Teamwork could help make some verry sweet games!

I know if I could skip the logic part, and just model to someones code/game specifications, I could produce 200% more content.

I think what I missed in psp contest is a good testing mechanism. Also, there was no restriction regarding teams : the winning game was made by a team. So, maybe, there could be made teams of creators, and they could also take some testers from the community, so that not all peaple(also other contestants) see the game before it’s finnished.
But I think yet another contest is a great idea. Maybe it motivates the organisators of Suzanne Awards to make finally also a category for game art.

I really want this competition to focus on smaller games that non-coders ( ie focusing on artists, rather than python experts ) can also join in on. It’s not that I’m trying to outcast GE Python coders, having a heavily Python based competition would be perfect for a competition in the near future .

After taking a GE course for a week, it became quite apparent that some great game ideas can be thought of and implemented very quickly within the GE, using no programming - I’d like to see how far games using only sensors/actuators/controllers could be taken.

Focusing on 3 simple games, with just 3 game levels ( eg beginner/training, medium, and advanced ), and with some sort of basic menu structure, is something that should easily be within the grasp of most GE users on the list, doing it part time - also, a “fancy effect” game win sequence would help tie it all together.

The resulting simple to medium advanced games could then be used by future GE users as a way of learning the ropes - eg on college / university courses, to encourage them to use Blender.

Regarding timelines, I’d think 3 months would be a good limit ( roughly a game a month - the type of games that I hope will be entered would be games that could be done in about 2 heavy-ish part time weeks, with another week to design 3 levels, and another week to implement menus / jazz up graphics etc ).

Also, regarding prizes, Euro 250 for 1st prize, E150 for 2nd and E100 for 3rd would be about right - more prizes may be donated also over the duration of the competition.

I can see future competitions where template game scripts are given out ( eg a FPS one, a driving one ), and where the entrants have to choose one and create some sample levels, but for this - as mentioned earlier - the focus should be on seeing what is possible with simple sensor/controller/actuator setups.

I’ll concrete a few thoughts over the next week or so and will then give a start date for the competition, as well as throwing in a few ideas for sample games.

I’ll keep this list updated, but the ideas could include…

  • keep the ball in the air game
  • breakout style games
  • that game that uses the space bar to keep a moving ship in the air, and avoiding obstacles
  • “whack a mole” style games
  • rolling an object around an environment to collect items to get to the next level
  • a fun bowling game ( using crazy pin models )
  • a fairground “shooting duck” style game
  • flying spaceship style game - the list goes on!

Also, feel free to throw in your own simple game ideas that you’d like to see someone implement!

Regards…
Mal

The “whack a mole” and “shooting duck” games sound like games which will be using the mouse (for targeting that is), since moving the crosshair with arrow keys would be ridiculous.

In that case, those two games themselves would have to override the no py rule, because you can’t access mouse position functions without going through python AFAIK.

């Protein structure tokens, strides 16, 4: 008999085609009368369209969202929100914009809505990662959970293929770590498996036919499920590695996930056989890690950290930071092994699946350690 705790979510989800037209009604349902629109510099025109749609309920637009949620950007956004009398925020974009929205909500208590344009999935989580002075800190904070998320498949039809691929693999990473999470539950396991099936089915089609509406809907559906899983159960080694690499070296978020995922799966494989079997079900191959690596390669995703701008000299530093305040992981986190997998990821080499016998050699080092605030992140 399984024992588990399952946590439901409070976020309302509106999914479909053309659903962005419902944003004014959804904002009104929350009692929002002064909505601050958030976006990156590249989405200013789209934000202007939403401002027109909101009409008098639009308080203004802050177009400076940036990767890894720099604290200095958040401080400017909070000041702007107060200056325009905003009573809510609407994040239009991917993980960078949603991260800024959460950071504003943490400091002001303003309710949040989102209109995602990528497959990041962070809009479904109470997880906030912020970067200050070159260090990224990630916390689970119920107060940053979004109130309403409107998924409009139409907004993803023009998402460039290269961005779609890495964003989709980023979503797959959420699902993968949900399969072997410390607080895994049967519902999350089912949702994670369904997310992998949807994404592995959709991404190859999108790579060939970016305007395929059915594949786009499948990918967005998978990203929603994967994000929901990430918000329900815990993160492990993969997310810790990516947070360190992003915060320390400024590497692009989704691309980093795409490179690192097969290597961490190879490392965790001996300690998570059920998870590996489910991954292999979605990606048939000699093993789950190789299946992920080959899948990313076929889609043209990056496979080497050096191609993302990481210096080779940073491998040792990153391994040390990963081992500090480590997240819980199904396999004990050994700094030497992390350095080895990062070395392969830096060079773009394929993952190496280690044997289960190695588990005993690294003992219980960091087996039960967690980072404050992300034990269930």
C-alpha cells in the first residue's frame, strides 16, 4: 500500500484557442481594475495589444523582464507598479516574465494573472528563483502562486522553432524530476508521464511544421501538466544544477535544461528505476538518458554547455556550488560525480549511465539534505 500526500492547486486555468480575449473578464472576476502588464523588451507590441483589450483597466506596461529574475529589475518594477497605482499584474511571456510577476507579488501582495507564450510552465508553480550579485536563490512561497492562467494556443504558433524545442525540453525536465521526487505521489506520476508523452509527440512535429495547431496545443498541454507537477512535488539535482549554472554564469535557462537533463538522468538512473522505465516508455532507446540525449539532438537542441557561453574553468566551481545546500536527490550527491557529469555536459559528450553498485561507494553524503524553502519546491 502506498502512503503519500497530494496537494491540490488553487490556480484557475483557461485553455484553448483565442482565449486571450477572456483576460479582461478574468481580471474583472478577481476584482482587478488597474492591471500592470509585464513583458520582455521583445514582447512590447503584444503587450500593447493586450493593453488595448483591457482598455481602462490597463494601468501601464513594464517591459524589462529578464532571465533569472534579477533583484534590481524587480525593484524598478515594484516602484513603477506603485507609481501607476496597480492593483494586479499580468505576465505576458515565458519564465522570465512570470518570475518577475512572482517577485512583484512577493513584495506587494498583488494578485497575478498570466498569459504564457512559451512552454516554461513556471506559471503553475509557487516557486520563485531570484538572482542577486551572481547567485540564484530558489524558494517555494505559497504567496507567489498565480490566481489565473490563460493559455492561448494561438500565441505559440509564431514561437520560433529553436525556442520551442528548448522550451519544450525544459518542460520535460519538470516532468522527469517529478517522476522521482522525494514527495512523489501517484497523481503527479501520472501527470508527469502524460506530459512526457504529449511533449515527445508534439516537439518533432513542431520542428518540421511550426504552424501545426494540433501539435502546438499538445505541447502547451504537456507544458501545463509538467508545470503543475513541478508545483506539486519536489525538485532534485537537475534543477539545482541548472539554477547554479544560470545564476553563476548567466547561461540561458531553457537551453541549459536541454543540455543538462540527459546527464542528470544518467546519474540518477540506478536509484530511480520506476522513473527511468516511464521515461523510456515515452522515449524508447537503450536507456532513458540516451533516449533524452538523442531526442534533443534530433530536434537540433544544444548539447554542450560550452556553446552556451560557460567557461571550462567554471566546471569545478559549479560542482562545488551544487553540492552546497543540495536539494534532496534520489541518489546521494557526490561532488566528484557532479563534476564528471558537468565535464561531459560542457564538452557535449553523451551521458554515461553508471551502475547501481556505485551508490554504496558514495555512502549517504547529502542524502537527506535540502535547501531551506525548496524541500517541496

( ie focusing on artists, rather than python experts )
Hmm…I hope your not implying that people who know BGE Python are somehow not artists. They are in fact just as much “artists” as people who don’t use python in the BGE (with the difference being that they don’t like to bother with 100 or so logic brick, when 10 could do.)

> Hmm…I hope your not implying that people who know BGE Python are somehow not artists.

Can I just confirm that I’m trying to help with promoting the GE, rather than spend the E500 on partying and drink, and that I am not implying anything untoward towards anyone.

ffs, drinking it would have been a lot less hassle! lol
Mal

Quote:
( ie focusing on artists, rather than python experts )
Hmm…I hope your not implying that people who know BGE Python are somehow not artists.

I don’t think he’s implying that at all. Read the sentence without the part in (). That is his emphasis, not on who is an artist or not.

I really want this competition to focus on smaller games that non-coders can also join in on.

Good.

Now if you could just adress the issues I mentioned before that, about how some of the game suggestions you listed would require python.

Can I just confirm that I’m trying to help with promoting the GE, rather than spend the E500 on partying and drink
And…

I mean those are very nice intentions, but it doesn’t mean that we can’t ask you a few questions. Right? After all you did ask for our opinions.

I think you might have misinterpreted the general tone of my questions. I’m not trying to criticize you here. I’m just trying to clear a few things up, so that I can understand how excluding python makes things better (which is still a mystery to me, btw)

I think it’s to make it fair to those that don’t know python. I think he’s afraid that if python is allowed, the people that know python will ultimately make higher quality games, and will win the contest. So basically I guess he’s trying to make sure that everyone has a chance of winning.

Mal, what a great iniciative! I thank you in the name of the comunity!

I like the focus of the competition on the game play, but I think that Python should be allowed on the game entries.

does using blender2crystal count?